The nature of Hitman’s medium means it must allow the player to decide for themselves whether or not 47 is similarly bound to the basic social laws of a public area. It does, however, penalize you for killing anyone who isn’t explicitly identified as your target. That includes people who are shooting at you, if your mission has gone especially haywire. The penalty affects your score upon completing the mission, which doesn’t really have any impact on gameplay. Once again, it’s up to the player whether or not they care about how many points they get. Hitman does what it can to nudge you in the John Wick direction, though. 47 can take very few bullets before he’s killed, so getting into a gunfight is never advisable anyway. And if nothing else, it’s just more fun to take out your targets without any collateral damage. The game is designed to incentivize obedience to simple human relational law wherever possible. Except where your targets are concerned, of course. Nothing to be done about that. They just gotta die.

Things come to a head in Chapter 3 when a representative of the all-powerful assassin High Table deconsecrates the Continental, meaning that “business” can be conducted on its grounds. The laws that held the area together completely change with a single phone call. Chapter 3 builds on the previous films’ ideas about the rules that govern certain spaces by asking: Who makes those laws, and why do they get to do so? It explores the notion that these laws are not immutable, not born of some inherent human ideal. They were created by individuals who had some incentive to make them that way, perhaps to the detriment of the people below them. And no matter how long these rules have stood, they can be taken away in an instant, because these rules ultimately aren’t for the benefit of the people on whom they are imposed. They’re there to enrich and empower the already rich and powerful. These spaces don’t exist in a vacuum. They exist in the context of a web of intersecting laws and guidelines, all governed by a few specific actors. Is any of this sounding familiar?

Hitman being a video game means that it can’t change the rules of its maps at random as happens in Chapter 3. However, it hits at the same theme in a similar way. Almost every target in the two most recent games are part of the upper-upper-class, the mega-wealthy and uber-powerful. They are capitalist cretins, destroying the lives of people below them for their own enrichment. When 47 enters these maps, he is entering a space dictated by class divides. The Paris map in Hitman: Season One is the most obvious example. 47 must advance up a four-story mansion to reach one of his targets, each floor becoming home to a more and more exclusive club. By the time he reaches the top, he finds himself at an auction where people are purchasing everything from fixed elections to entire islands. In the basement, meanwhile, he comes across a weeping server being consoled by her coworkers. She’s been reduced to tears by the boorish, condescending behavior of the people she’s working for. The basement is her space. It is, in the eyes of the people in charge, where she belongs.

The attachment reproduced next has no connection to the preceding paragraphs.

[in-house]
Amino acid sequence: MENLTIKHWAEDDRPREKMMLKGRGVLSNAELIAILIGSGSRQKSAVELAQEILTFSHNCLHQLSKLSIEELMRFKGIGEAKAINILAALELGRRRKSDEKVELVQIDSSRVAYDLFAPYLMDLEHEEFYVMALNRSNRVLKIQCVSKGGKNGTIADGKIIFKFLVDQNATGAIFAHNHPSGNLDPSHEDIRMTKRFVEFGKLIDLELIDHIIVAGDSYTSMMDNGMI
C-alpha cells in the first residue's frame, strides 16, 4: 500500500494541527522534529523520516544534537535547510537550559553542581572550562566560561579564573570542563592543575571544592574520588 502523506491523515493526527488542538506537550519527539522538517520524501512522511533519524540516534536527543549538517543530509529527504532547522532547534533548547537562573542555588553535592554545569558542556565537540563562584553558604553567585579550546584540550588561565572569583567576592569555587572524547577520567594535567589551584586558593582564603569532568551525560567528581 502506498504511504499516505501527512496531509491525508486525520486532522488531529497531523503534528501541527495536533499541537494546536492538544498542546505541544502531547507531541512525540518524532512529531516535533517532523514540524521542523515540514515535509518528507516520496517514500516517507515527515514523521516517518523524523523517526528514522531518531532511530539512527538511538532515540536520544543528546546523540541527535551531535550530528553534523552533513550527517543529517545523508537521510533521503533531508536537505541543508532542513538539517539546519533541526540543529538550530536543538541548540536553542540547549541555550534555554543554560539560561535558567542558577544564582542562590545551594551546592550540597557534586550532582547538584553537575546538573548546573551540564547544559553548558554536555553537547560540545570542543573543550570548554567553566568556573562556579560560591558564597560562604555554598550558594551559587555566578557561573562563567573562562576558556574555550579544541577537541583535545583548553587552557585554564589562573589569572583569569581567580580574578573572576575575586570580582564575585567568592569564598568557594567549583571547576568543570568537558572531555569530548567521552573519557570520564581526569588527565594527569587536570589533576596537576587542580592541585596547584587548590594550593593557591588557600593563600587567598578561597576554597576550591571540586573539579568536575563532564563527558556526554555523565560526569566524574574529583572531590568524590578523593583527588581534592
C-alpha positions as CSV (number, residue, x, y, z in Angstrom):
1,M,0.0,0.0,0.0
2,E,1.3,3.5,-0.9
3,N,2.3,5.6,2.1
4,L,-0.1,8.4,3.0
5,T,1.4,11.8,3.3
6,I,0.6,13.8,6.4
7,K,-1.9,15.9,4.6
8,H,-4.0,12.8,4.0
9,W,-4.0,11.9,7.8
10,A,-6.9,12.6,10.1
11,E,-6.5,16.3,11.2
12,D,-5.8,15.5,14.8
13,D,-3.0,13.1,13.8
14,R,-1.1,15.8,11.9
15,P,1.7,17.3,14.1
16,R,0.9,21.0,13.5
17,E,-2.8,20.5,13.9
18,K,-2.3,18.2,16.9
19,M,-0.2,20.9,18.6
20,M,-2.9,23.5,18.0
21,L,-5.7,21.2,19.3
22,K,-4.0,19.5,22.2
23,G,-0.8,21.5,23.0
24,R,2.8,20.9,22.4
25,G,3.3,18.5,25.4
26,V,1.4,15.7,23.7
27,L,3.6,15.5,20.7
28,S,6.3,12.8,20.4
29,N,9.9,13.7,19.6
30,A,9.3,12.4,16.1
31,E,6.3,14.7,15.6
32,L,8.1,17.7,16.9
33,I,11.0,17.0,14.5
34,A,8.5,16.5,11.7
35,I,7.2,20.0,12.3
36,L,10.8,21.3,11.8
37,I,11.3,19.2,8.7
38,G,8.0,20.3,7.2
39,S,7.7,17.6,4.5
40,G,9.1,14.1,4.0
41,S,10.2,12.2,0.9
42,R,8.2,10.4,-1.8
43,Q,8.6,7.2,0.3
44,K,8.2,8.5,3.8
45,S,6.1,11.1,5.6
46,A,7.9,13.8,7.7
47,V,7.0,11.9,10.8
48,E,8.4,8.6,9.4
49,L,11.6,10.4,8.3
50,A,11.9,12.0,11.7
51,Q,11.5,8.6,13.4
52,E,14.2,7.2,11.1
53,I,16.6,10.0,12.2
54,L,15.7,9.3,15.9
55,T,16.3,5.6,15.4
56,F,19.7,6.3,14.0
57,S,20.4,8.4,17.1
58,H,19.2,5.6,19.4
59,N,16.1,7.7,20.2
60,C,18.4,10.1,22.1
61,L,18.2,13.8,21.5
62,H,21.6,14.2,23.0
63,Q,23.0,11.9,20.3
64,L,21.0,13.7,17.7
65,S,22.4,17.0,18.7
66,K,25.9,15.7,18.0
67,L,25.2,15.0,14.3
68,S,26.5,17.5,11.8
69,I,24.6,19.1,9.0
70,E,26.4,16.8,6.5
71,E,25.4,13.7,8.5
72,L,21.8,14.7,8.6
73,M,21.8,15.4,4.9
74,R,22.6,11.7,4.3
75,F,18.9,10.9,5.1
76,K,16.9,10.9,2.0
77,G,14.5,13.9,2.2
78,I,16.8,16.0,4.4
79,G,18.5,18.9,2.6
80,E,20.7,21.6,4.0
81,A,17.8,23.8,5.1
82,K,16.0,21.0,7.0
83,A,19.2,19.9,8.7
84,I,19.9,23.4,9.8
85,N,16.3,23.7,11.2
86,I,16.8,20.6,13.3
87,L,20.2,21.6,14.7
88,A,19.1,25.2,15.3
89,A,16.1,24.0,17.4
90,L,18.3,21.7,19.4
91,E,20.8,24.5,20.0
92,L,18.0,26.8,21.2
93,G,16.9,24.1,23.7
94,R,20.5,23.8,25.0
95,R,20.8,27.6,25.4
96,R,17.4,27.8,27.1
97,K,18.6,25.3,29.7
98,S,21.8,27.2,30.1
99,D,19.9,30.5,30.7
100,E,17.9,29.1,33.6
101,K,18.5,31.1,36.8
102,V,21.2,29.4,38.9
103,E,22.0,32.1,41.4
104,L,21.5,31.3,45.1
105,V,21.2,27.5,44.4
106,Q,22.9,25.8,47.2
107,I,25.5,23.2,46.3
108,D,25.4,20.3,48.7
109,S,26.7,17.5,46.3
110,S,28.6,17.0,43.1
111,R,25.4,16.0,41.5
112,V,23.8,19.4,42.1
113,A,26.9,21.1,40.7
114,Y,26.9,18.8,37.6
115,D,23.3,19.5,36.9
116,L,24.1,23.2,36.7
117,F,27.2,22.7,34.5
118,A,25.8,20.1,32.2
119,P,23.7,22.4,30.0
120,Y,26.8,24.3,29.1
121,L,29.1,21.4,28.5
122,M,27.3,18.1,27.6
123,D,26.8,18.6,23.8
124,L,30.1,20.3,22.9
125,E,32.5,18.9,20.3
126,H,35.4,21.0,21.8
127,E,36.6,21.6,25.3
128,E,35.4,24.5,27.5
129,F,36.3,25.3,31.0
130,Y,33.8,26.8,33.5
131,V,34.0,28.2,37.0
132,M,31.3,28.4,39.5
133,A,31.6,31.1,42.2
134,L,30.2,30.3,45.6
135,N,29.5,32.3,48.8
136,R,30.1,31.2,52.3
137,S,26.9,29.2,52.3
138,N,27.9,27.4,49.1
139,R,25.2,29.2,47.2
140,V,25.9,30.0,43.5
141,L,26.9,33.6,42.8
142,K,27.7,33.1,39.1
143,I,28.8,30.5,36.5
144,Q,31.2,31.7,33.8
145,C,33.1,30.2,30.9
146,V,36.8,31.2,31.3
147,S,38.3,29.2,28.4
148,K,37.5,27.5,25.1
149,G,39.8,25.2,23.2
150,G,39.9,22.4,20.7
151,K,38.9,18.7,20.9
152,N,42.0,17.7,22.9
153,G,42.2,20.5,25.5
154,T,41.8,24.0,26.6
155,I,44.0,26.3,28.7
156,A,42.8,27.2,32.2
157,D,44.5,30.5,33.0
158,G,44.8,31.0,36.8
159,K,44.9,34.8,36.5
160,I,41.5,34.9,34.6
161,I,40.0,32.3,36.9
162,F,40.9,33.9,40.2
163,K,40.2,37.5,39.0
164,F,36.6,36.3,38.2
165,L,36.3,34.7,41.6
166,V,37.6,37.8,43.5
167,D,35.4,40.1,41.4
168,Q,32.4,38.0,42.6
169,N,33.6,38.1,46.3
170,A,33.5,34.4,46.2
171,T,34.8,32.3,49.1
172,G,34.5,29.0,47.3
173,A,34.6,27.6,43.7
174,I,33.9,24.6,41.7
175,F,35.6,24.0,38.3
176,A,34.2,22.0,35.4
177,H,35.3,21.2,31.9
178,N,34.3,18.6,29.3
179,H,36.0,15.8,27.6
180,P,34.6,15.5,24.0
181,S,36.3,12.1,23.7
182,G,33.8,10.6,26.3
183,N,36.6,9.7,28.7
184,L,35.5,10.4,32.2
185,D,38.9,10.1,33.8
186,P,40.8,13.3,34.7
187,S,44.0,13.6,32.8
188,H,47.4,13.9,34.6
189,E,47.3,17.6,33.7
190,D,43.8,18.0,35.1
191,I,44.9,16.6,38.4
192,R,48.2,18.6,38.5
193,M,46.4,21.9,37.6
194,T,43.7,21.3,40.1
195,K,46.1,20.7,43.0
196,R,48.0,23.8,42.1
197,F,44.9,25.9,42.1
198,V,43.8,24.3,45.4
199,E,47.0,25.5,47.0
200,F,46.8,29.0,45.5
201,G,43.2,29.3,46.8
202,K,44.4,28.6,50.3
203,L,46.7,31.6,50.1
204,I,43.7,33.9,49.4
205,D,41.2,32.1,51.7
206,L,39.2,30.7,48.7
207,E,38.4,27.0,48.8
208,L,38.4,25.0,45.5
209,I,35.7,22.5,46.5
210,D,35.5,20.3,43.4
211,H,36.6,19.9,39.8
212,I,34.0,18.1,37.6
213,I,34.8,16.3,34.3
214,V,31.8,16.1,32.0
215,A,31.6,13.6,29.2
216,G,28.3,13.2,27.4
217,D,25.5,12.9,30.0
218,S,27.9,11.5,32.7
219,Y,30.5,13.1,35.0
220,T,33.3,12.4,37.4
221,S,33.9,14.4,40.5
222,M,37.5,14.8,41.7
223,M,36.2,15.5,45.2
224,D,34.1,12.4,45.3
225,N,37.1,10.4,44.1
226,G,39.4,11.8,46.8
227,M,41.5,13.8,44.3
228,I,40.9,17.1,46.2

What makes 47 unique is his ability to traverse all of these spaces. He can be a waiter in the basement one moment, and a war economy patron on the top floor another. His baseline anonymity allows him to slip into any space he desires, provided he looks the part. He is the master of these spaces, his very presence denying the power of the people who created them.

John Wick masters spaces, too, albeit through force rather than deceit. His films have him smashing through windows, charging down hallways, racing across bridges, and causing his fair share of property damage. In one especially memorable bit from the hall of mirrors fight in Chapter 2, he susses out an enemy’s position behind one mirror by looking at his reflection from afar. He shoots through the mirror next to him, and hears the thud of the body hitting the ground. Even in a space deliberately designed to bewilder and disorient, Wick is never caught off-guard. He is in full command of his surroundings at all times. He even turns them into improvised weaponry on occasion. In Chapter 3, a brawl in a library is ended when he picks up a heavy book and begins slamming it into his opponent’s head. A little later on, he’s in a stable, and he gives a horse a hearty smack to make it kick his pursuer right in the head. He always knows where he is, and that has a tremendous impact on how he fights.

In 2019, so many action blockbusters don’t seem to care about where their action is set. How many of them end in anonymous rubble-strewn battlefields, or flat open ranges, or airport parking lots? This is a major aspect of what makes the John Wick films so special. It’s not just that Stahelski’s direction makes your mental map of a location crystal-clear. It matters what that map looks like. It has narrative and thematic purpose. John Wick is using these spaces to say something about its world and the people in it, as are the Hitman games. In these works, the worlds around their protagonists aren’t just staging or backdrop to the story. They are the story.